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The Trial of Henry Hair Mattress

Post #1586 • January 21, 2013, 8:10 AM

[Image: Henri Matisse, ]

Henri Matisse, Drawing for "Le Lux," 1907, Charcoal, squared for transfer, on paper mounted to canvas, 88 5/8 x 54 inches, Centre Pompidou, Musée National d'Art Moderne, Paris, Gift of Marguerite Duthuit, 1976

James Polchin reporting for The Smart Set:

On a spring day in 1913 students at the Art Institute of Chicago held a mock trial for the aesthetic crimes of the artist Henri Matisse. The event was a response to the Art Institute's exhibition of works from the large Armory Show held earlier that year in New York, which was the first encounter many Americans had with European modernism.

The trial was a well-staged performance for a crowd of students and patrons held on the south portico of the Institute, its archways providing a proscenium for the theatrics. Guards brought in the satirically named artist "Henry Hair Mattress," his hands manacled as he was pushed in front of the court at the "point of a rusty bayonet," according to the Chicago Daily Tribune. The prosecution presented the evidence of three canvases — said to be that of the artist but, in fact, rough copies of three Matisse works from the show: "The Blue Nude" (1907), "Le Luxe I" (1907) and "Goldfish" (1912). The crimes were read to the jury and included "artistic murder, pictorial arson, artistic rapine, total degeneracy of color, criminal misuse of line, general esthetic aberration, and contumacious abuse of title." (In case you were wondering, contumacious is a "stubborn or willful disobedience to authority" though this "crime" seems the lesser one of the list.)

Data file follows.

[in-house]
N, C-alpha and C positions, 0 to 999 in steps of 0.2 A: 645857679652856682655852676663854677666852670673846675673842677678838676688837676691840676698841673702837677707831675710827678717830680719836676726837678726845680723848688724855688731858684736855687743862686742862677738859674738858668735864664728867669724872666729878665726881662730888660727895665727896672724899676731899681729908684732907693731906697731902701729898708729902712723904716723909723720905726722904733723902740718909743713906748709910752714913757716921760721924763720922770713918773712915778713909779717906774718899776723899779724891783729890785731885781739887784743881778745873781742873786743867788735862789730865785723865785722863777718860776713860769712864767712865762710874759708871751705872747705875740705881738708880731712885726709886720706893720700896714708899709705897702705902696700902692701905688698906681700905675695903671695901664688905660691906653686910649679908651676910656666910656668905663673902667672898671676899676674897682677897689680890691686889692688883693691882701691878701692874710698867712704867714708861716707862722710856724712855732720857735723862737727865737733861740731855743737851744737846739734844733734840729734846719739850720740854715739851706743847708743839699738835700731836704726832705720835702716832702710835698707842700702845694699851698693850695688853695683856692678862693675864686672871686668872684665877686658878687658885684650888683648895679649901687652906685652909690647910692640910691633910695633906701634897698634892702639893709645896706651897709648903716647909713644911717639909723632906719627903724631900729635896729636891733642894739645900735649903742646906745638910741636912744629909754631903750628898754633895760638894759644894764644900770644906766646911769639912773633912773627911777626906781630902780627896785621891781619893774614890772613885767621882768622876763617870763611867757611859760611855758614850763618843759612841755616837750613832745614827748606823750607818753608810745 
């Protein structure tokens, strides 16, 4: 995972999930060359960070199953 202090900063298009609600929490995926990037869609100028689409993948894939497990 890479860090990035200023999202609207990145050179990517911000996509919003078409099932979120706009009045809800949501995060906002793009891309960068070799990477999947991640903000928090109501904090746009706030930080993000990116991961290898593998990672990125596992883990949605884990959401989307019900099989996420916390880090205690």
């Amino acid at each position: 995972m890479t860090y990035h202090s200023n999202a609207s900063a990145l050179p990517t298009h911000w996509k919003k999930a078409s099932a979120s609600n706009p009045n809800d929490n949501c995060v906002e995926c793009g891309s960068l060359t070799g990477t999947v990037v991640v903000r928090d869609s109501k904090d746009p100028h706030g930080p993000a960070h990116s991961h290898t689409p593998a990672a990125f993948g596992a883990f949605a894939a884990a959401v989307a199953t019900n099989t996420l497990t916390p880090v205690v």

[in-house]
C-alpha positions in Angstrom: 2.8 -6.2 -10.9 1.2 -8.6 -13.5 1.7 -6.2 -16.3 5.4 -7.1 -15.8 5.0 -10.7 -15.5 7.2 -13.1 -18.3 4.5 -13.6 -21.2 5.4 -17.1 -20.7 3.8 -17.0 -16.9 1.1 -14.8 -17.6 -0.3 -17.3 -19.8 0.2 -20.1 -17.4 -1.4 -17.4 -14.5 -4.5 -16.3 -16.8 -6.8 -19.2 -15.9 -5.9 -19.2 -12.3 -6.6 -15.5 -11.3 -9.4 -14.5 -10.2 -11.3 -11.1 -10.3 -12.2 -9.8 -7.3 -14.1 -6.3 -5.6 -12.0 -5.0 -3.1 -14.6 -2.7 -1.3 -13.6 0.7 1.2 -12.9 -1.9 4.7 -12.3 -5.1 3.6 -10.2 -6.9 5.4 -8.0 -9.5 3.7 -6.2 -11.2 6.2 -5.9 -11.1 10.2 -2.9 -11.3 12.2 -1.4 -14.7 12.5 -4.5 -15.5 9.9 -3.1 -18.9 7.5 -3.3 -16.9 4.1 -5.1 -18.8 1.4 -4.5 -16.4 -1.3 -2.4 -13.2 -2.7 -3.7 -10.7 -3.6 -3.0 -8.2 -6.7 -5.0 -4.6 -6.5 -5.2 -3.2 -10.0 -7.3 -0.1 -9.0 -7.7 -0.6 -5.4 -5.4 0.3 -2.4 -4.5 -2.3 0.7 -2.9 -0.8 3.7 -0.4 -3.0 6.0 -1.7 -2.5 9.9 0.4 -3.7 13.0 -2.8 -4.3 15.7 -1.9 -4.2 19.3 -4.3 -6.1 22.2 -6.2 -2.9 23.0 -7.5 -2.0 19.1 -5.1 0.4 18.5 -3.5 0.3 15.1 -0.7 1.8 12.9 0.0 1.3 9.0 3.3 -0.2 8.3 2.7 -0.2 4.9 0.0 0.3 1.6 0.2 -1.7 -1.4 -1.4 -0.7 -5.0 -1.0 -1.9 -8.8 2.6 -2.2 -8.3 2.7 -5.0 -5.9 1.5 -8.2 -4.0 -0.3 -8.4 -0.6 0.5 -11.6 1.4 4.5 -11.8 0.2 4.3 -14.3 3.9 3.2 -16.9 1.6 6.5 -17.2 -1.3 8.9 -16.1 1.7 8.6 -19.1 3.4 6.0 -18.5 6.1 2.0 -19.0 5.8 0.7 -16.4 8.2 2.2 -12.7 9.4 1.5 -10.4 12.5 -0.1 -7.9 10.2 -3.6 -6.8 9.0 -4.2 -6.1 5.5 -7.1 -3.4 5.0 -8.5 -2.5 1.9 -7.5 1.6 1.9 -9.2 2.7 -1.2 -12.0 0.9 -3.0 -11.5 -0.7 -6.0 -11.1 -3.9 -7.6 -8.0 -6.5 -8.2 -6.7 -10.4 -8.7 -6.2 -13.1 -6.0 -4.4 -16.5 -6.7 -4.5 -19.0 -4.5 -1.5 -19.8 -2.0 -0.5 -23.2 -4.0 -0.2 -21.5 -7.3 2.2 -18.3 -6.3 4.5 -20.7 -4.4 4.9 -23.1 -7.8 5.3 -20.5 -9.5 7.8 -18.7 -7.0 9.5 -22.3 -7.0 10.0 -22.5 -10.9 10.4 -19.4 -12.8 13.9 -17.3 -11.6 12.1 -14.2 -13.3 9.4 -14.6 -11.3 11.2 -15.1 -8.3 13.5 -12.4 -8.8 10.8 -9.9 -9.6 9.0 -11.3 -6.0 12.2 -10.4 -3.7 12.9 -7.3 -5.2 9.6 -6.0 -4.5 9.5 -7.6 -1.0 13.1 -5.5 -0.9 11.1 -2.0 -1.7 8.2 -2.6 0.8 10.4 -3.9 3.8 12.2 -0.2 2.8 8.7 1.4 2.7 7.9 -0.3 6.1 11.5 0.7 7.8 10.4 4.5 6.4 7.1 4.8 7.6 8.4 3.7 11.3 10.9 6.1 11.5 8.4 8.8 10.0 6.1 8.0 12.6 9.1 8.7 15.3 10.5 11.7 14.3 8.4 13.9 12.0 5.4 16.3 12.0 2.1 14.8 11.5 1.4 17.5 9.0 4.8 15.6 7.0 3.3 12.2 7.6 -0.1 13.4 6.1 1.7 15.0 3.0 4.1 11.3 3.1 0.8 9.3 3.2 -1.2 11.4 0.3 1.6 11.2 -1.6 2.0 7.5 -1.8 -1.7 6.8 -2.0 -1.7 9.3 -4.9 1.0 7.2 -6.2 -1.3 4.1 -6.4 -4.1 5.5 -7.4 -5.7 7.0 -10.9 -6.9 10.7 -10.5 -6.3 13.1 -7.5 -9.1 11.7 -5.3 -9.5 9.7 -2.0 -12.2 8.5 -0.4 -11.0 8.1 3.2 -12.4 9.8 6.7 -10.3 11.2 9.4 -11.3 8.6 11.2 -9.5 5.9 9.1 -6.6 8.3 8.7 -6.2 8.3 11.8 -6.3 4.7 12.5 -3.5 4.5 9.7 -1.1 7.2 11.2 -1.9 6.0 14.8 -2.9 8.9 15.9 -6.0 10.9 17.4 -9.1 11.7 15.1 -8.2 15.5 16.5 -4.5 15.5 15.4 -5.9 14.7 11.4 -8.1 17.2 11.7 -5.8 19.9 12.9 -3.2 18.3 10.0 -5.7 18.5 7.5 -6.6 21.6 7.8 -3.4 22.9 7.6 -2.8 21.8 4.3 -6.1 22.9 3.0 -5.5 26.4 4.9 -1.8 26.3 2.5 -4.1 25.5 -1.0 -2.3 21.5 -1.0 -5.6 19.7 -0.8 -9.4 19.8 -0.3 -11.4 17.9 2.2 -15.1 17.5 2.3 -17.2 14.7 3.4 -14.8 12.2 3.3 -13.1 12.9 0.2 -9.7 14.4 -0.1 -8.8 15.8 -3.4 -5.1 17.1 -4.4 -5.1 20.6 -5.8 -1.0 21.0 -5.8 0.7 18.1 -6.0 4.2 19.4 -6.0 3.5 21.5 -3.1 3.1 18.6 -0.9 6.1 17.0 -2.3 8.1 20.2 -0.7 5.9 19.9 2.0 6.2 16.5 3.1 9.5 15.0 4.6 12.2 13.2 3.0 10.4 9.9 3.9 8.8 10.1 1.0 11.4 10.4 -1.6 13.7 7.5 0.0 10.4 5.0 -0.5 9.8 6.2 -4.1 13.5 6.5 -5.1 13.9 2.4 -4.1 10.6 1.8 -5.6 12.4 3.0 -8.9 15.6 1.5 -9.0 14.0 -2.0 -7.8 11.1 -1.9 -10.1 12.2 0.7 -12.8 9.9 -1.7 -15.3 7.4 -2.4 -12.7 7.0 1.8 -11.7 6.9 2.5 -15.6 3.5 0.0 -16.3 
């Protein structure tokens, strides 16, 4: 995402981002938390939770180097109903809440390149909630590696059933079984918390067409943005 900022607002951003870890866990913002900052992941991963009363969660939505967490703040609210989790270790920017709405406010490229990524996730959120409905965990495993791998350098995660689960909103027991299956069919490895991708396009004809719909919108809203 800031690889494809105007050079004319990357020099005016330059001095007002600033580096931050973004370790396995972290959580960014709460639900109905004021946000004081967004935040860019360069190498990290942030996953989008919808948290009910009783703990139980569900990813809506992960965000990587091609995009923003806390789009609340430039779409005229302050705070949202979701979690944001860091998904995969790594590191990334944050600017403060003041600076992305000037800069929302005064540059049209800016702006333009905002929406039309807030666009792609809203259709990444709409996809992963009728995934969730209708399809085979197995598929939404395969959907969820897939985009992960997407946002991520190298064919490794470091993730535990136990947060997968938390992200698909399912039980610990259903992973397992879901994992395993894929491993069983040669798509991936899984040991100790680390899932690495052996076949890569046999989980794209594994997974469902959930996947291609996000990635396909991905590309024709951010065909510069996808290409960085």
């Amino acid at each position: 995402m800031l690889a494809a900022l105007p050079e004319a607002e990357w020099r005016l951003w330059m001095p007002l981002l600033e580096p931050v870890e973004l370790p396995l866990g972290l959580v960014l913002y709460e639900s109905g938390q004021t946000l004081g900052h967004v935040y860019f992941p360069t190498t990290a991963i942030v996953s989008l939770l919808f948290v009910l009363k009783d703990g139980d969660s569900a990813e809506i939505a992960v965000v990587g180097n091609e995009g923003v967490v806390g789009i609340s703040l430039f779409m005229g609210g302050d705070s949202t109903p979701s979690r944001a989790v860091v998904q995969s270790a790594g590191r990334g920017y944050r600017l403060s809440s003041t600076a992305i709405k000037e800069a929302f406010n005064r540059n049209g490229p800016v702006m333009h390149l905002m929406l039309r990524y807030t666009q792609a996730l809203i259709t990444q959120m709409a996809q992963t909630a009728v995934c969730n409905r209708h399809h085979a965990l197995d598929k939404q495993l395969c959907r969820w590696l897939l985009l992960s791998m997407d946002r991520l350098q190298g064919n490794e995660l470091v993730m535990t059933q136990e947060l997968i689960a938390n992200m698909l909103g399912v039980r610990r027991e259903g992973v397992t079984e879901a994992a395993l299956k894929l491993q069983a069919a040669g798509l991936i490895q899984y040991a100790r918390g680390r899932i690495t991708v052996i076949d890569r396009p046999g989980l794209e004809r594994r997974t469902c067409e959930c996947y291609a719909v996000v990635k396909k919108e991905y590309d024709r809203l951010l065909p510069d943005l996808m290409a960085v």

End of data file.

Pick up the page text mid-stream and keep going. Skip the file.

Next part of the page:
The copies of Matisse's paintings were so unsettling to the all female jury (an irony in 1913 before women had the right to vote) they caused a collective fainting. The verdict was unanimous. The canvases were burned to the excitement of the crowd, and then, in a moment of pure Greek tragedy, the executioner stepped forward and the "shivering futurist, overcome by his own conscience, fell dead." His body was carried to the other side of the Art Institute with onlookers in procession, ending in a humorous funeral where a student read a eulogy, concluding: "You were a living example of death in life; you were ignorant and corrupt, an insect that annoyed us, and it is best for you and best for us that you have died." With this, they planned on burning Matisse in effigy but the police stepped in before the image of the French modernist could be set ablaze. Even for this performance, burning the artist went a bit too far.




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